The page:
Construction activity buoyant, but strong headwinds coming, warns Construction Products Association
IN its latest quarterly forecast, the Construction Products Association (CPA) sees a dramatic slowing in growth, with uncertainty ahead as global issues start to affect the UK market.
In previous years, the predicted 2.8% growth in construction output anticipated by the CPA team would be cause for celebration. However, while a robust figure, this is a sharp revision down from the 4.3% growth forecast just three months ago.
Demand remains strong across the industry in the second quarter, and the current project pipeline suggests that this will support activity levels until at least the third quarter of 2022. The downward revision to the growth forecast stems from concern around a host of price pressures arising from both local and global issues.
Prior to the conflict in Ukraine, UK construction was already facing labour and product availability issues and the impact of reverse charge VAT and IR35. Rising energy costs were driving near-record price increases in construction products and the continued conflict is exacerbating this issue.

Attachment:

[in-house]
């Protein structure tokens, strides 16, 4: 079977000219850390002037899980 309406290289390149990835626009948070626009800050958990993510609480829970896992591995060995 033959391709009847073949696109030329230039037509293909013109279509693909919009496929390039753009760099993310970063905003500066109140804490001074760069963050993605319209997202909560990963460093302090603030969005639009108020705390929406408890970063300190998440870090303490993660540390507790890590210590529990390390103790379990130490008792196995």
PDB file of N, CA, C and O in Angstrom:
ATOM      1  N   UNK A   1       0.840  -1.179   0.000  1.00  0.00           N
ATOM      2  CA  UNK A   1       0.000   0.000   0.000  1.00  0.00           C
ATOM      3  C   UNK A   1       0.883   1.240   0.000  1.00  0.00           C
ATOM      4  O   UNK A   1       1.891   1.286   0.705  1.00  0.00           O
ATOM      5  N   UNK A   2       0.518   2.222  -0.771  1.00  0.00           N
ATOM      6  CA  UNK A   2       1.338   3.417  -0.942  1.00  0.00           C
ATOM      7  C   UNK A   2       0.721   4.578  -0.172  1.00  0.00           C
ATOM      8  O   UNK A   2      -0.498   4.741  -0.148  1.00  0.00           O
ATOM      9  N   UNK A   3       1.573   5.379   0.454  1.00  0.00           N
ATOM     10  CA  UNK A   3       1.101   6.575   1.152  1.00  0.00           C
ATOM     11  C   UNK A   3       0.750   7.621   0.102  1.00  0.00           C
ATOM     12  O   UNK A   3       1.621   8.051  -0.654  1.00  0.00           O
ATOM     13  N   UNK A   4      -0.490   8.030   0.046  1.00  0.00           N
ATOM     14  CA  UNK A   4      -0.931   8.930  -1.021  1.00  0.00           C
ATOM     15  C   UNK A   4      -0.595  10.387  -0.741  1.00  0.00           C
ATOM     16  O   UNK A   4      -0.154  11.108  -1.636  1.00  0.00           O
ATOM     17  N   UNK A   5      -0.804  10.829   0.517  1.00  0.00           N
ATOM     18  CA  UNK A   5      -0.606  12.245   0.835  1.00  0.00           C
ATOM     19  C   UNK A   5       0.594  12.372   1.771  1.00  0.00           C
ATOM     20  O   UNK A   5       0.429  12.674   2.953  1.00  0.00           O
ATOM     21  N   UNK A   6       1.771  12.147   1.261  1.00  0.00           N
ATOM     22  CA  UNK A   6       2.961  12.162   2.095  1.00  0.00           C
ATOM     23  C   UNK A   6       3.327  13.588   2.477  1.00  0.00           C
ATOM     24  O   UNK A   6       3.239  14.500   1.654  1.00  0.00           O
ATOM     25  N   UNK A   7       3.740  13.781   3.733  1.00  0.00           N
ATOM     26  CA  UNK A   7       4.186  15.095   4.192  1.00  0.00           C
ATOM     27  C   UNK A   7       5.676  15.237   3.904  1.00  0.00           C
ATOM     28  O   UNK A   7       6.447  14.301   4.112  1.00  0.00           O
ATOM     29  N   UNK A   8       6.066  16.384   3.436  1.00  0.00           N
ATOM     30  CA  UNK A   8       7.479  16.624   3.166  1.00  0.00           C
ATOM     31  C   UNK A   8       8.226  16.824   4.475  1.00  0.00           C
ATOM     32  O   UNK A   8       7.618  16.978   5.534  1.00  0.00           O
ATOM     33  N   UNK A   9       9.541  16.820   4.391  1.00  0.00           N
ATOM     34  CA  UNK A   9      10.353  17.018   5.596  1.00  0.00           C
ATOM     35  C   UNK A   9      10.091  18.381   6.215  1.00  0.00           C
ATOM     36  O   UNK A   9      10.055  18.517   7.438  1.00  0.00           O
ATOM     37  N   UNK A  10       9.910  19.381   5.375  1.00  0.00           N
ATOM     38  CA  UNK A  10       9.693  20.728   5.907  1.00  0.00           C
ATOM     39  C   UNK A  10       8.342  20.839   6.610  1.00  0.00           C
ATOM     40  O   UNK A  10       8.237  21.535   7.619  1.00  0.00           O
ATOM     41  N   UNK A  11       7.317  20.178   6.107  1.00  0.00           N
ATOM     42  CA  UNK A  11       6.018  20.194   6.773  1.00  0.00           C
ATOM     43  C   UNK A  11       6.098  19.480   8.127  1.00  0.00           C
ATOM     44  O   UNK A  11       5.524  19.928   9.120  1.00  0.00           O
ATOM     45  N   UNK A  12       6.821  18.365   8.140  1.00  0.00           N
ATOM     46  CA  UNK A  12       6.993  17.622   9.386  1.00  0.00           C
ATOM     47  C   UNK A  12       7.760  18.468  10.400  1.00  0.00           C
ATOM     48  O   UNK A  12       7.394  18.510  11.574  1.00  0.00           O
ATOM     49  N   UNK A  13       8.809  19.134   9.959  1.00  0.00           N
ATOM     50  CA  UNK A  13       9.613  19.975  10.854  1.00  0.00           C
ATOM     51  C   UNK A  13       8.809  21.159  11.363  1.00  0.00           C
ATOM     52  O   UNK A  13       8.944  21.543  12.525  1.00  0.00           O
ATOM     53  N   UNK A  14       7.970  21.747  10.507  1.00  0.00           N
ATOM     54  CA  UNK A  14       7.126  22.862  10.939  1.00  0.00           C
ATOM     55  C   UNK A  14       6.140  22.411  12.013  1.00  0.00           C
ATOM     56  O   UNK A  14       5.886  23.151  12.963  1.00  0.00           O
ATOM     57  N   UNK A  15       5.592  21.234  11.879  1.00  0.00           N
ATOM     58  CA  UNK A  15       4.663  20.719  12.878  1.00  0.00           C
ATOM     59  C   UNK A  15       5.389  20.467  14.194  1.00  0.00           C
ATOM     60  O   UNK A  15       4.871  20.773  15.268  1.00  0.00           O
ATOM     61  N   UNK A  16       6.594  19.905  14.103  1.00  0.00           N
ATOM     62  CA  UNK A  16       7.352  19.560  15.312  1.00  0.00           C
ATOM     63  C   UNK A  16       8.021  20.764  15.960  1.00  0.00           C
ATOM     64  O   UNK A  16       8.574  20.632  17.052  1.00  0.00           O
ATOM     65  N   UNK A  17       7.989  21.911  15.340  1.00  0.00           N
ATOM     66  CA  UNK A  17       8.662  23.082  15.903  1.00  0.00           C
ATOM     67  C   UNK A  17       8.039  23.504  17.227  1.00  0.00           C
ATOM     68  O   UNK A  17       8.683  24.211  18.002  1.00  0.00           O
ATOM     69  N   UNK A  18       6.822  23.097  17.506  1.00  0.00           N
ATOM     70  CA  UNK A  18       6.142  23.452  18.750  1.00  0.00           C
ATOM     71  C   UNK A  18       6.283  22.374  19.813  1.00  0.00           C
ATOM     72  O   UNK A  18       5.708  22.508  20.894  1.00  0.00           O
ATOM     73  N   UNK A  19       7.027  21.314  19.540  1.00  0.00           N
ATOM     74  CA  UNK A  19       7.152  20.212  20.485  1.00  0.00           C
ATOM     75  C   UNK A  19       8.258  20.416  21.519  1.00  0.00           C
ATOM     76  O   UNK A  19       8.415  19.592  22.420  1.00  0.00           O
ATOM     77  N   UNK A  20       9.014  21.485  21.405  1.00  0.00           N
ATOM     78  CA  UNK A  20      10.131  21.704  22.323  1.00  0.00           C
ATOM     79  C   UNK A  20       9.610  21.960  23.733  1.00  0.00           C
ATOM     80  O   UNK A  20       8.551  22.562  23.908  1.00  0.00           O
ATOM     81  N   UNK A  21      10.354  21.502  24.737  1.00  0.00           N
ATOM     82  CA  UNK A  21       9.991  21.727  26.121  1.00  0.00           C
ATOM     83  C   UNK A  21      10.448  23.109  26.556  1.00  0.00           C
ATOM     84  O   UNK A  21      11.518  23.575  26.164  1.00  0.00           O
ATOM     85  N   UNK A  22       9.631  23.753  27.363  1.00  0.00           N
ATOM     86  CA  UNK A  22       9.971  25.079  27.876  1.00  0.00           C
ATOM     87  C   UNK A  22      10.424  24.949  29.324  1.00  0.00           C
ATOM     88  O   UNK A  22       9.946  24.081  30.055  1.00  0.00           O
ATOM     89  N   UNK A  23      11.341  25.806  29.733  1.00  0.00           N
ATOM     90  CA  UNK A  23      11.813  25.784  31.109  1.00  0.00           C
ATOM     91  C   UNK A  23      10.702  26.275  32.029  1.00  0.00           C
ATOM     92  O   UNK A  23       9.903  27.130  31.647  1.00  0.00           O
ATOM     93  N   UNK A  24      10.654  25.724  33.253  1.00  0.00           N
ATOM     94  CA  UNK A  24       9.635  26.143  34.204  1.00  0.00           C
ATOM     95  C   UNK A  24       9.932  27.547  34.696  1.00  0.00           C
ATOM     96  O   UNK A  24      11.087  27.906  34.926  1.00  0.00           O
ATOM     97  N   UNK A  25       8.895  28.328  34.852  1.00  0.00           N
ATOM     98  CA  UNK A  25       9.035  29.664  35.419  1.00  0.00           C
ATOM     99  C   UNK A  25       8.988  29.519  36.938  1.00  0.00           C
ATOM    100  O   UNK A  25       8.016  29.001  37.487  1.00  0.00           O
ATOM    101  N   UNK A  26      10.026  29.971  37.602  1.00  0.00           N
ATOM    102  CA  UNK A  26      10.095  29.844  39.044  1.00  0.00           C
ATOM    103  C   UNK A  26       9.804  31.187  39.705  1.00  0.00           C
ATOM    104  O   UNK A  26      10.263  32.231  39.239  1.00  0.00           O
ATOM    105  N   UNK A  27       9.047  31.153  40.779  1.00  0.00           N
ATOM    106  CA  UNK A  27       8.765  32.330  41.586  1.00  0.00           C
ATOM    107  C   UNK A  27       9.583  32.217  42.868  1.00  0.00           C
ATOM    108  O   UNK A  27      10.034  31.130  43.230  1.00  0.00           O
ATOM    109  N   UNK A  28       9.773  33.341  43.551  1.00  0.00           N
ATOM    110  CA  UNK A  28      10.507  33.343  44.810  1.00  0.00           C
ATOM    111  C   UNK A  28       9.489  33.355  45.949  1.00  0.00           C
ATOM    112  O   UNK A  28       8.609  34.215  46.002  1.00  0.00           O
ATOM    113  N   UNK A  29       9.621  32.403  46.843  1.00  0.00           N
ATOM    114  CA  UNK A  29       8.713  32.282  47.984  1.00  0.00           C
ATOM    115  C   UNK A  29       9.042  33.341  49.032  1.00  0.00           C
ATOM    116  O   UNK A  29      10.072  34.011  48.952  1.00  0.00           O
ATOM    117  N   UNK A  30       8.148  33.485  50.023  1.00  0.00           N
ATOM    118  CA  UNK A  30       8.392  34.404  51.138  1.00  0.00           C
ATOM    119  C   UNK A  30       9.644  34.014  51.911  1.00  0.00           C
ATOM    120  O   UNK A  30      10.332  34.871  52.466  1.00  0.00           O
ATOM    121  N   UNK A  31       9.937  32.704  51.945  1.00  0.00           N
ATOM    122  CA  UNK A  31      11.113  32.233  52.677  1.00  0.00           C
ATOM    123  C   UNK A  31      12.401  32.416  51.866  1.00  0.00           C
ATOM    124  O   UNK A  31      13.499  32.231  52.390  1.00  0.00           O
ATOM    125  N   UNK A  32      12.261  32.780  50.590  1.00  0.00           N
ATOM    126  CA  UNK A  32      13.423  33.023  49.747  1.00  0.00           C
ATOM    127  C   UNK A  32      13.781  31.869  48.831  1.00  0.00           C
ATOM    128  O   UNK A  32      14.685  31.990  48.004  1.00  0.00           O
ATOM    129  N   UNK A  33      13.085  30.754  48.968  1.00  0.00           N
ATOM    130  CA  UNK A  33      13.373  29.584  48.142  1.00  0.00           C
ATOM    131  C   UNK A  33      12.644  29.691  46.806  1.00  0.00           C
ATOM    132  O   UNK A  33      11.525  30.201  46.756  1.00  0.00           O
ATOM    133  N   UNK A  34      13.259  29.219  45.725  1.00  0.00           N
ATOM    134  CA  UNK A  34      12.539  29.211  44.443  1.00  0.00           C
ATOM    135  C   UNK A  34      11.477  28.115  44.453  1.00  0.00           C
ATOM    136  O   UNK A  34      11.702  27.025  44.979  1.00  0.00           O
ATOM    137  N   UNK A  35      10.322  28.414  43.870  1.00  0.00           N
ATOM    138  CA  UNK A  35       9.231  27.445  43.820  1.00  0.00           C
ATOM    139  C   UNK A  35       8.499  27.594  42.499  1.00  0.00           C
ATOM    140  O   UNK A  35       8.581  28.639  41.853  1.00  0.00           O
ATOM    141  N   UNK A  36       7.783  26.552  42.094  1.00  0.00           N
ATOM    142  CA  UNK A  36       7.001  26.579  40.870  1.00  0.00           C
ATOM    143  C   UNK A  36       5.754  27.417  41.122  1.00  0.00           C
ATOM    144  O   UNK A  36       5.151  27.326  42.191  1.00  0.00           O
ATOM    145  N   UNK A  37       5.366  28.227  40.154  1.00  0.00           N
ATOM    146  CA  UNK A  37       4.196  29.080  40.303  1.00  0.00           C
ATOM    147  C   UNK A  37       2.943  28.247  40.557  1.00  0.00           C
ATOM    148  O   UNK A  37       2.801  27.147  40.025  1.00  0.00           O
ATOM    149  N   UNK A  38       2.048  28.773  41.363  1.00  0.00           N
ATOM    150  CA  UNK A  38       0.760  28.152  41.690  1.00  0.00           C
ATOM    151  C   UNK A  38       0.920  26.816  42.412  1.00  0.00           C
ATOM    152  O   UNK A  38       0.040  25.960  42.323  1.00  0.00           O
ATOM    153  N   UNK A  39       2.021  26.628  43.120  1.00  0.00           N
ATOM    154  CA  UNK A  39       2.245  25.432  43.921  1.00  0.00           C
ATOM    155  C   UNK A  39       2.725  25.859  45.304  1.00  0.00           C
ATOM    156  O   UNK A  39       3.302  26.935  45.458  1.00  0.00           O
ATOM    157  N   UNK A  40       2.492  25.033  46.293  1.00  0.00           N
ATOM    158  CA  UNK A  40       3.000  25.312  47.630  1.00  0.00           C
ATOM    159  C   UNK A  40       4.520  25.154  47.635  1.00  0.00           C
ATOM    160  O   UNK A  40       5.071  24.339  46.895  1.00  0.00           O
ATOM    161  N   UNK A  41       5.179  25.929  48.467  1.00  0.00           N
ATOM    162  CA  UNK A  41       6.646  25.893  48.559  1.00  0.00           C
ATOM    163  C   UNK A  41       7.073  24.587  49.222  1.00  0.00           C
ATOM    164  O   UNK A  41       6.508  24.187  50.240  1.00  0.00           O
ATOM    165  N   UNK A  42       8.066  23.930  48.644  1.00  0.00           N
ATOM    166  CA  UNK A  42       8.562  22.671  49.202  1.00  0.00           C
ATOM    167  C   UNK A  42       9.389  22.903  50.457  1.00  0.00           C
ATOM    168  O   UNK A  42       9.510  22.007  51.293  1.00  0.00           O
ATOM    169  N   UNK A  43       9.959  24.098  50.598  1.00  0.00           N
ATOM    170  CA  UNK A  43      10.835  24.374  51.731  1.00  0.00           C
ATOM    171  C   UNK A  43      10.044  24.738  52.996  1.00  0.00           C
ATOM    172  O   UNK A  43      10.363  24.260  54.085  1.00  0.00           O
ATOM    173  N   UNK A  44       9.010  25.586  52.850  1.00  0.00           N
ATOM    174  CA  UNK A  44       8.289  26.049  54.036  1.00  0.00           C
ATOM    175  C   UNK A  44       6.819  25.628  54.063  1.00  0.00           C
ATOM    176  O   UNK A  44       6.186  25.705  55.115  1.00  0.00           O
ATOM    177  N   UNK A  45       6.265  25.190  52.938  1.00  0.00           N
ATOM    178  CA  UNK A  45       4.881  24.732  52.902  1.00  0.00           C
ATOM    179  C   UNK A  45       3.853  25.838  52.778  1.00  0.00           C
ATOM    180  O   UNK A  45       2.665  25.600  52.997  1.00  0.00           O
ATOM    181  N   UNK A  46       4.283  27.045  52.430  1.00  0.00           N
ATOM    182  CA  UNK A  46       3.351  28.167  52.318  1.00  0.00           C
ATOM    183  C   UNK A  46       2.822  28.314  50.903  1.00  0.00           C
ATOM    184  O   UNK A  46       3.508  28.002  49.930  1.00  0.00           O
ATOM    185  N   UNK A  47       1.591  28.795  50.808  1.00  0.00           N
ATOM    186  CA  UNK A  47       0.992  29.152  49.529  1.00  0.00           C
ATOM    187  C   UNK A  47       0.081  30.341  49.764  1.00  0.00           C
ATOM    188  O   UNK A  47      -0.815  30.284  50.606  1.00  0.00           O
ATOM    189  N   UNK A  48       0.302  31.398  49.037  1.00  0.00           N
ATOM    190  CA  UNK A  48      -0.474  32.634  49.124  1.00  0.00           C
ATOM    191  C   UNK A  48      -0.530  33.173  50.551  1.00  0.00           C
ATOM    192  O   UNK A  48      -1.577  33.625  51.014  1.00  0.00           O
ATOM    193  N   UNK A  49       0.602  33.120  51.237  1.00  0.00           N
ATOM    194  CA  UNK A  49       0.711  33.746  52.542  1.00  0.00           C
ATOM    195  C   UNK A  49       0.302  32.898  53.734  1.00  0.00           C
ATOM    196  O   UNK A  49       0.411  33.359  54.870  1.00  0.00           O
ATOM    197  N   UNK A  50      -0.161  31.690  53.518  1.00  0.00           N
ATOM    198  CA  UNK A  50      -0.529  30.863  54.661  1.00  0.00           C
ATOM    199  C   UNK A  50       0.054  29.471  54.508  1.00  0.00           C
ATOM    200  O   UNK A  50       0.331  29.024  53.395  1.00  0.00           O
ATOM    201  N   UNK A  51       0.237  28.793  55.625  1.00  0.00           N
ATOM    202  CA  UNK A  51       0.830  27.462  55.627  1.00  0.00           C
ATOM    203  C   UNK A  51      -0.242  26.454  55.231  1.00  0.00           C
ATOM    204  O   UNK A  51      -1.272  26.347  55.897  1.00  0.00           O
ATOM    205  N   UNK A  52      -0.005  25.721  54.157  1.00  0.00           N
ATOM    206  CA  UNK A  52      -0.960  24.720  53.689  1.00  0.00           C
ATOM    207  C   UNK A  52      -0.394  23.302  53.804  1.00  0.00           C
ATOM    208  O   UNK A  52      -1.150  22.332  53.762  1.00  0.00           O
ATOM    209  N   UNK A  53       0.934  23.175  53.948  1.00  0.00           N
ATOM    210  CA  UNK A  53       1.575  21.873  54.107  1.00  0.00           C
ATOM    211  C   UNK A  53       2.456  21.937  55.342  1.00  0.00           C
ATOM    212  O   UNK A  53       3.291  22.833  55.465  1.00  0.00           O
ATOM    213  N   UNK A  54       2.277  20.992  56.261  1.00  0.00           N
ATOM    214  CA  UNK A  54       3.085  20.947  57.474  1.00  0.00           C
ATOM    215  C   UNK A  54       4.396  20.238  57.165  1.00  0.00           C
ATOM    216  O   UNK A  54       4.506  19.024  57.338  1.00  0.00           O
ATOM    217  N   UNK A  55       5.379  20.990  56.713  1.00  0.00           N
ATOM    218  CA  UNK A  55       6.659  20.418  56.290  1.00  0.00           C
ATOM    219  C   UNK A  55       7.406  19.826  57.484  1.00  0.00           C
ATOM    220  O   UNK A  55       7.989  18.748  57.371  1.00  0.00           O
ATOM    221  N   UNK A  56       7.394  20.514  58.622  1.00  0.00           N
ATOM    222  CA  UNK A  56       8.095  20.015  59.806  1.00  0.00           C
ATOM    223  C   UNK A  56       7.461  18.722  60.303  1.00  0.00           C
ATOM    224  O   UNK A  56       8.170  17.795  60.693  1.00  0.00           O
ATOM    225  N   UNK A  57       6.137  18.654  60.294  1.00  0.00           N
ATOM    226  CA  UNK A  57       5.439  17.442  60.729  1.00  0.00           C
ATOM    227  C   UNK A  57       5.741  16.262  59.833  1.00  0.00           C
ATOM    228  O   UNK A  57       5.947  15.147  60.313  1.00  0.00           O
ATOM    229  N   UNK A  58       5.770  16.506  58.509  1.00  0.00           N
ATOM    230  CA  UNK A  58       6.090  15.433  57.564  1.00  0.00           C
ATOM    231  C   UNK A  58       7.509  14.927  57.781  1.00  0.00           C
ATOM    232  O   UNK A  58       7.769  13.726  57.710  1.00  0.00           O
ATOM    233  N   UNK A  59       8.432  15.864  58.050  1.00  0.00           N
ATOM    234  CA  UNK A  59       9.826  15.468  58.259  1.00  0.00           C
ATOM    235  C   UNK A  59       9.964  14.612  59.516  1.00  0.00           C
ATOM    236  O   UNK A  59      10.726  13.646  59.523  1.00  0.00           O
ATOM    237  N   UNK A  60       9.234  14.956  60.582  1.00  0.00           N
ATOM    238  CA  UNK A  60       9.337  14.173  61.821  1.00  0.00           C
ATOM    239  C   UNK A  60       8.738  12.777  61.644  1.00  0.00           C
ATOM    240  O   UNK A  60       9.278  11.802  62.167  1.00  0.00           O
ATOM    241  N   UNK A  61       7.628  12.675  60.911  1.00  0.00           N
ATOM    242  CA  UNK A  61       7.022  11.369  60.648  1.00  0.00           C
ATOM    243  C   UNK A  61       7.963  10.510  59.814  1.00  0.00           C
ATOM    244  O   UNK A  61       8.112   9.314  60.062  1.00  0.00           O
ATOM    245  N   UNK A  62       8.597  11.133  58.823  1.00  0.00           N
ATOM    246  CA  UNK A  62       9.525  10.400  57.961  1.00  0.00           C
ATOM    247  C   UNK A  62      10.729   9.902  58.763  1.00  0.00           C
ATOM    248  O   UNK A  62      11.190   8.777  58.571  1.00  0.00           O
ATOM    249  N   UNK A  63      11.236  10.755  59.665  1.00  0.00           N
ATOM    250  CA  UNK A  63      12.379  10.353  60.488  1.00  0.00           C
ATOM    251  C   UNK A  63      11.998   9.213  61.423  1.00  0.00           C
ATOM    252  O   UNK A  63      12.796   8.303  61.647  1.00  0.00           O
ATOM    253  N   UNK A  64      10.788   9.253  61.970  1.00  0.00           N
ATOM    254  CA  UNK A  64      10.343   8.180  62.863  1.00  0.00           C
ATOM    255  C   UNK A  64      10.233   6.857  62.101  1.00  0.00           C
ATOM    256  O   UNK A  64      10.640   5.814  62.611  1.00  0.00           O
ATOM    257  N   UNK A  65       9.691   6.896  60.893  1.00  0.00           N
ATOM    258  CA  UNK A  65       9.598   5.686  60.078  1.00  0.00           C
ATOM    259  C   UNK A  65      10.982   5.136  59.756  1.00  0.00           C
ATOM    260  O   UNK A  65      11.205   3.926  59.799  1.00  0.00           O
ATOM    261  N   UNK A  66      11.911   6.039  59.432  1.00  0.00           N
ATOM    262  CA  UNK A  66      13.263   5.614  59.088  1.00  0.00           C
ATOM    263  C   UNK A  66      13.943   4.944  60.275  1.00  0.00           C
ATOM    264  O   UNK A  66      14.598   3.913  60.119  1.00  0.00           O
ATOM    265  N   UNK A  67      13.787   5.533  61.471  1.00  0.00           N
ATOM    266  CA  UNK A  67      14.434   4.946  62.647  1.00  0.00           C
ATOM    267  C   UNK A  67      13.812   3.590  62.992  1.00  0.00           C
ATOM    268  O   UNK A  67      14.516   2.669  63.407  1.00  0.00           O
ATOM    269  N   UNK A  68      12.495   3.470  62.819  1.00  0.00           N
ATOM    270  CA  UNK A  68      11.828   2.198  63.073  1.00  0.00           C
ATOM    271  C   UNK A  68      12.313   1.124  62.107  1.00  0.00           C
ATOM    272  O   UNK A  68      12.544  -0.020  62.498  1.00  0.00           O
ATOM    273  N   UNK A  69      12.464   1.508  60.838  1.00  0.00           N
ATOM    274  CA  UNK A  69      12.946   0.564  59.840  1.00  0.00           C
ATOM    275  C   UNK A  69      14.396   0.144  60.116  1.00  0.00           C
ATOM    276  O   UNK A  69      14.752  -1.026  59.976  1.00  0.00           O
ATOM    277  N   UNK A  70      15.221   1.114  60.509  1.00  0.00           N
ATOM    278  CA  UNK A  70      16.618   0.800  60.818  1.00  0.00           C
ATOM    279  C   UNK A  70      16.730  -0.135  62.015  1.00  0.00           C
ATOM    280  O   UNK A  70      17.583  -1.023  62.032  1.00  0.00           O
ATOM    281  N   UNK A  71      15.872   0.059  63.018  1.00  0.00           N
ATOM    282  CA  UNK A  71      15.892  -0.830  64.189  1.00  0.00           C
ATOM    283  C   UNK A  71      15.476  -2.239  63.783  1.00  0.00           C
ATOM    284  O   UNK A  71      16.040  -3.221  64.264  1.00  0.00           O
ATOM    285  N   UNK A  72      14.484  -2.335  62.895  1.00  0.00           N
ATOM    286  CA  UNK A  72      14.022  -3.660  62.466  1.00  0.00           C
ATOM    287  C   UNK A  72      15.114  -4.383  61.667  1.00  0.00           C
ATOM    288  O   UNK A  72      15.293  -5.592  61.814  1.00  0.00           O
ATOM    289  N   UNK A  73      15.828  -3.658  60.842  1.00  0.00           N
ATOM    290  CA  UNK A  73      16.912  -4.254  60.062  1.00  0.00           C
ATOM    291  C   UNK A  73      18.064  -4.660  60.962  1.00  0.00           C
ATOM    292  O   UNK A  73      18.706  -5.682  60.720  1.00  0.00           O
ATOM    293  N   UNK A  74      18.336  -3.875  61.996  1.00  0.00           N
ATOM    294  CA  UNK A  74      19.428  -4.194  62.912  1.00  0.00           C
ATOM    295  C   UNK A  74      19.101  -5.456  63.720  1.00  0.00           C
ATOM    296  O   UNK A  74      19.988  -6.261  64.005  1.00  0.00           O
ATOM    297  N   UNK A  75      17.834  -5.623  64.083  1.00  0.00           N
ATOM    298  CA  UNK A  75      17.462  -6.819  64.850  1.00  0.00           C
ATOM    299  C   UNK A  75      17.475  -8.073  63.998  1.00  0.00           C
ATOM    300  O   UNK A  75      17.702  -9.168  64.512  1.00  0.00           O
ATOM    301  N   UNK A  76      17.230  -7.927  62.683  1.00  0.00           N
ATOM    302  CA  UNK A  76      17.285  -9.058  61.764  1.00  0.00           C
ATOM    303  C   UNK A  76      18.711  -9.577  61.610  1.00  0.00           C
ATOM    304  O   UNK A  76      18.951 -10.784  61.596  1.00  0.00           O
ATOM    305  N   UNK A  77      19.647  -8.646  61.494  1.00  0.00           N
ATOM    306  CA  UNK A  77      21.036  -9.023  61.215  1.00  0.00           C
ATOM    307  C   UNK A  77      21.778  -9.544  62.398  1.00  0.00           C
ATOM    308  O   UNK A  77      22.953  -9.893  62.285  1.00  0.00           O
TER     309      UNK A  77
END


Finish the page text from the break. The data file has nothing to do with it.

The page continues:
The impact of these pressures, and of more general rising costs, on demand will vary considerably by sector. Across the board, the picture is one of positive market conditions in the short term, with anticipation of tougher times ahead.
Private housing, the largest construction sector, remains strong, with house builders reporting resilient demand. Longer term, there will be questions over consumer confidence, but output in this sector is forecast to rise by 1% in both 2022 and 2023, which contrasts with the 3% per year growth forecast three months ago.
The fastest growth is expected in the industrial sector, in which output is forecast to rise by 9.8% in 2022 and 9.3% in 2023, due to a strong pipeline of warehouse projects, resulting from a long-term shift towards online shopping.
Infrastructure, traditionally less affected by immediate economic conditions, remains positive. Large projects such as HS2, Thames Tideway, and Hinkley Point C, combined with the five-year spending plans in regulated sectors such as rail, road, and power generation, point to a forecasted growth of 8.8% in 2022 and 4.6% in 2023.
On the supply side, the main immediate impact of the war in Ukraine for construction products will be the knock-on from rising energy prices and commodity shortages. Soaring energy costs will have to be passed on and lead to sharp rises in the cost of energy-intensive products such as bricks and cement.
CPA economics director Noble Francis said: ‘The major challenge is creeping uncertainty. The immediate picture is one of resilient demand and healthy pipelines. Longer term, the current inflationary pressures, if sustained, will have an increasingly depressing impact, while the continuation, or potential escalation, of conflict in Europe presents an existential risk.’